Anthologist and Sonneteer
Death of Samuel Waddington
We regret to announce that Mr. Samuel Waddington, anthologist, sonneteer, and biographer, died yesterday at his residence at Kilburn, two days before his 79th birthday. He never recovered from a paralytic seizure he had six weeks ago.
Samuel Waddington was born in a house called Wharfedale Villa, at Boston Spa, Yorkshire, on November 9, 1844, the youngest of a family of five. His father was a man of independent means, who dabbled in poetry and theology, but he received his bias to literature rather from his mother, who was a Shillito of Pontefract. He was sent to St. Peter's School, York, in 1857, was transferred to St. John's, Huntingdon, in 1858, and went up to Brasenose College, Oxford, in 1862. There he admired Walter Pater, then a newly-elected Fellow, but did not form his acquaintance. Dr. Pusey, on the other hand, observed the young Yorkshireman, and admitted him to his famous private lectures at Christ Church. But the influence of the Tractarian movement was beginning to wane, and Dean Stanley and Jowett attracted Waddington's admiration. He took his degree, without honours, in 1865. He intended to be ordained, but the necessity of subscribing to the Thirty-nine Articles proved an insuperable barrier. Nevertheless, he remained all his life profoundly religious in sentiment.
In 1868, on the nomination of the then Duke of Richmond, he accepted a clerkship in the Board of Trade, and spent the next thirty-nine years in the Marine Department. During the next decade the Board of Trade became the centre of a remarkable poetic activity, and Waddington was stirred by finding himself the colleague of Austin Dobson, Edmund Gosse, and Cosmo Monkhouse, into much study of versification. Dobson, who occupied the room next to him suggested to him an anthology of "English Sonnets by Living Writers," and thus Waddington published in 1881, with an essay on the history and composition of the sonnet-form. It was followed by "English Sonnets by Poets of the Past" in 1882, and by "Sonnets of Europe" in 1886. Those three anthologies were prepared with great deliberation, and Waddington acknowledged the help, not only of his colleagues already mentioned, but also of John Addington Symonds and Richard Garnett, with whom he corresponded. Waddington published a great many sonnets and other poems of his own, and he collected his poetical works 1902. His sonnets are correct in form and highly-finished, but they can hardly considered great poetry. Nevertheless, there is something of his to be found in almost every modern anthology. In 1883 he issued a critical and biographical monograph of Arthur Hugh Clough, with religious views he sympathized. His dissertation on the subject of immortality entitled "Some Views Respecting a Future Life," appeared in 1917.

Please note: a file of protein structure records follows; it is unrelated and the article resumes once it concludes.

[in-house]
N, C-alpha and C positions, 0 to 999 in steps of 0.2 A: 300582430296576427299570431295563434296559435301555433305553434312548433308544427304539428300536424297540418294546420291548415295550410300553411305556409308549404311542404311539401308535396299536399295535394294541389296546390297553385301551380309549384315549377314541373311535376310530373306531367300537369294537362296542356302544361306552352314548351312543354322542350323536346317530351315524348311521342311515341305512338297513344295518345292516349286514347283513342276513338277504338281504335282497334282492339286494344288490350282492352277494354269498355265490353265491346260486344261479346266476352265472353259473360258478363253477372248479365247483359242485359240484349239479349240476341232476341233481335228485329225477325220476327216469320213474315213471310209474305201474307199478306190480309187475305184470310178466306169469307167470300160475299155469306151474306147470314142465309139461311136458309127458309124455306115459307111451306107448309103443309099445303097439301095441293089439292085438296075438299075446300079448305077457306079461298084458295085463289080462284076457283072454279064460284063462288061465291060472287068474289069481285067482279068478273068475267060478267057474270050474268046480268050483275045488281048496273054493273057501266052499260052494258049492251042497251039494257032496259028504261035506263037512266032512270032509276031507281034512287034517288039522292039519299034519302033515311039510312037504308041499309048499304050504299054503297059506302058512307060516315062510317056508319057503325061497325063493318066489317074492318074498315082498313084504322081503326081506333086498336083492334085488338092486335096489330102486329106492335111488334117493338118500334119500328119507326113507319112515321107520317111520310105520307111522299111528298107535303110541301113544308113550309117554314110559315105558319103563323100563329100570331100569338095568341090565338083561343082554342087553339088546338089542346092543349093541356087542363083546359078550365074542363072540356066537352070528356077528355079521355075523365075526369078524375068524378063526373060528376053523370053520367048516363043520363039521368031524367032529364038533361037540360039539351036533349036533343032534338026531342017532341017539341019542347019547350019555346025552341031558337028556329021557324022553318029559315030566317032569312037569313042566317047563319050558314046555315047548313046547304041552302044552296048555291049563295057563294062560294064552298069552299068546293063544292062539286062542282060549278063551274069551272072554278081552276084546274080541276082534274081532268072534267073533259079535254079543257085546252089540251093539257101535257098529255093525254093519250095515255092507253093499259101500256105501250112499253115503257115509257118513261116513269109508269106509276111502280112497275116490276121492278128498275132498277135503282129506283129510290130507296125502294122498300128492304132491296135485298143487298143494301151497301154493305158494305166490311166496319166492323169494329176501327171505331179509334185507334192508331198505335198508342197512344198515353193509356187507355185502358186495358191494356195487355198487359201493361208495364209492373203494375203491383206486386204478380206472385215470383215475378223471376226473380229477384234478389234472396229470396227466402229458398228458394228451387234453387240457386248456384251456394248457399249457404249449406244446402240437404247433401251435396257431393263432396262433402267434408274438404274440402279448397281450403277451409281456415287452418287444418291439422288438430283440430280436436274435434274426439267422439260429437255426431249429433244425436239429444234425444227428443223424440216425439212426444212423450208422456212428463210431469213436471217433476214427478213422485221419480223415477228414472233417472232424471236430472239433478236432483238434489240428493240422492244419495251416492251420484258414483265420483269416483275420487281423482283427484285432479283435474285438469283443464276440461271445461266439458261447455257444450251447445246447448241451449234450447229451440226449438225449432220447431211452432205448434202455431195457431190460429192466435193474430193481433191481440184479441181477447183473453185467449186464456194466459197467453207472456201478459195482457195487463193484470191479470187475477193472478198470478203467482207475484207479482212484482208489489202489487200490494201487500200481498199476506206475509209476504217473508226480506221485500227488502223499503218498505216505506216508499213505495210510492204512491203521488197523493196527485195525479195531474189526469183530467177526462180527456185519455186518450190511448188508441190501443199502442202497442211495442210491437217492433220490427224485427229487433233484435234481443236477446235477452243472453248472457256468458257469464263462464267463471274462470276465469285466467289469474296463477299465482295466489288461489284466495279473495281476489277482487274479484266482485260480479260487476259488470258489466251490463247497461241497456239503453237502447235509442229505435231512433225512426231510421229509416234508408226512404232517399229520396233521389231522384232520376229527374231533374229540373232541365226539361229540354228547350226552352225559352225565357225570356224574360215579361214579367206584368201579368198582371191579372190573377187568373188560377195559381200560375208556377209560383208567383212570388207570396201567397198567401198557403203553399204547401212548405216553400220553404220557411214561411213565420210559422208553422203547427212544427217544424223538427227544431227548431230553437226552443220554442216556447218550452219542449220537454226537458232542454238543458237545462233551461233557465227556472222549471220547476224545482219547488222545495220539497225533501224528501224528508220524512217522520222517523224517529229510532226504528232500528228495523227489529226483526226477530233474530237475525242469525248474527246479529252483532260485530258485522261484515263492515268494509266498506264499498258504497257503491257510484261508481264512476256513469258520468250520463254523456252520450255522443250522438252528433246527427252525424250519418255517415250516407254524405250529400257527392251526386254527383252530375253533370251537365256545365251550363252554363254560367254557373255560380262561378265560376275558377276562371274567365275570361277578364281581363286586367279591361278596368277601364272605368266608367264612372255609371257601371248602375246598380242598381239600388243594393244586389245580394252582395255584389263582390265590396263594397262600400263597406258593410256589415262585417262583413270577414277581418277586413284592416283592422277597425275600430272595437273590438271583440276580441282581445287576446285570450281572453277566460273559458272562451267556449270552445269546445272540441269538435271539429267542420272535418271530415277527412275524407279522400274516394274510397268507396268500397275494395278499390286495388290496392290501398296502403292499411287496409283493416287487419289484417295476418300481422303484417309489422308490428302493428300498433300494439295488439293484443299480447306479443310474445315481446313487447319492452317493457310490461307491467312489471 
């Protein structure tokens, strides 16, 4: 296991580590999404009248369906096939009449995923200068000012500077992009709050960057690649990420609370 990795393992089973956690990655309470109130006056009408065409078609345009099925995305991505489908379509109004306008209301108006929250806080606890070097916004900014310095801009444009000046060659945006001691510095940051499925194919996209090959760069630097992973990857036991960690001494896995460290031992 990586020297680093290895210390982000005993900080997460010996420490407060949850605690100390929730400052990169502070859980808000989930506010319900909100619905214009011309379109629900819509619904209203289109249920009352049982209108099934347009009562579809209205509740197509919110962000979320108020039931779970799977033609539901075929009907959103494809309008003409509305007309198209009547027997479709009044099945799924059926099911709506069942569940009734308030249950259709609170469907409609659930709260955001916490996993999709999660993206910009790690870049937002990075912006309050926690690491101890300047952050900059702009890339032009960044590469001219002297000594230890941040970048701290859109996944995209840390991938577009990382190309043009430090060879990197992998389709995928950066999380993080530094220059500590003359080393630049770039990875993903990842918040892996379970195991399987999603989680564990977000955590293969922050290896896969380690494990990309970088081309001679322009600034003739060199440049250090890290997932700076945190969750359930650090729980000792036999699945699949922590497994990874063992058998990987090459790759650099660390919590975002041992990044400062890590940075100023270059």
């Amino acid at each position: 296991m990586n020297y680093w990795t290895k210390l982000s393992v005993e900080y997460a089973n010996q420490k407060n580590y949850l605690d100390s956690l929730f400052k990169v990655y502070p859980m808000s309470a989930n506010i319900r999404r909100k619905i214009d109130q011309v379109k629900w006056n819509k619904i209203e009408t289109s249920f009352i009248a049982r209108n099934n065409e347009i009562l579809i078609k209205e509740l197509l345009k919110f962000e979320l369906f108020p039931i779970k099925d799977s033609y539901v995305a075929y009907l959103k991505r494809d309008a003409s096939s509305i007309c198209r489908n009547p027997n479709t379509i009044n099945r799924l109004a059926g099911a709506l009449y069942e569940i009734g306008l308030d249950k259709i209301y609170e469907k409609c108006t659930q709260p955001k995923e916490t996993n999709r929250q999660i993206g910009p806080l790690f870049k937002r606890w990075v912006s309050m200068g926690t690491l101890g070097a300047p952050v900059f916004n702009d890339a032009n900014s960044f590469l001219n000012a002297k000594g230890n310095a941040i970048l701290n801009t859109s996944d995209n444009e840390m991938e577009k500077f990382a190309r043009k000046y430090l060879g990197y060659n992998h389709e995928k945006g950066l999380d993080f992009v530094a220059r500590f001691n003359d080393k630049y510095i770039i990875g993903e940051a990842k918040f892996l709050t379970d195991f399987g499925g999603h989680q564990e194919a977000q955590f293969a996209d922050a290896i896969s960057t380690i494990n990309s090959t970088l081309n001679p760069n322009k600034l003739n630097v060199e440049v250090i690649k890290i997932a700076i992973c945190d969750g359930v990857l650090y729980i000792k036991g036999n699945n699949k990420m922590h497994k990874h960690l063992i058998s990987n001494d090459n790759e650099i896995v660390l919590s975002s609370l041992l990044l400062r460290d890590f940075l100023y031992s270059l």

As a poet, Waddington was most in sympathy with Wordsworth, Clough and Matthew Arnold. His verse is gentle, reflective, and deeply charged with religious feeling. In a preface to his first book of poems he suggested that the saying of a great critic that the strongest part of our religion was its unconscious poetry might be inverted: that in fact the strongest part of our poetry was its unconscious religion. But by religion Waddington meant anything but dogma, as when he wrote:—
It was so easy and so passing sweet
Within the kirk's old ivied porch to stray.
Full tranquil seemed the place—a Paradise
Where those who taste not knowledge dwell secure:
Brave hearts, whom their own dreams of Heaven suffice:
O Truth, from Paradise with thee we passed.
But, Master, wilt thou bring us home at last
Unto a place as peaceful and as pure?
The quotation fairly illustrates both his charm and his technical limitations.
Having refused promotions to the post of Registrar-General of Shipping because it involved separation from his friends in Whitehall, Waddington retired from the Board of Trade in 1906 and in 1909 published his "Chapters of my Life." His life had been unusually placid, without adventures of any kind, and his autobiography is naturally for the most part a commonplace book of quotations, anecdotes and reflections. But it is full of good nature and gracefully written. Waddington was a hero-worshipper from a distance; he liked to correspond with eminent people, and in his autobiography he prints their more or less formal replies, but his own life was solitary and he formed few intimacies. He was meticulous and rather prim in manner and seldom did justice in conversation to his genuine enthusiasm for and absorption in literature. He never married.
The funeral will be at Kensal Green, to-morrow, at 2.45.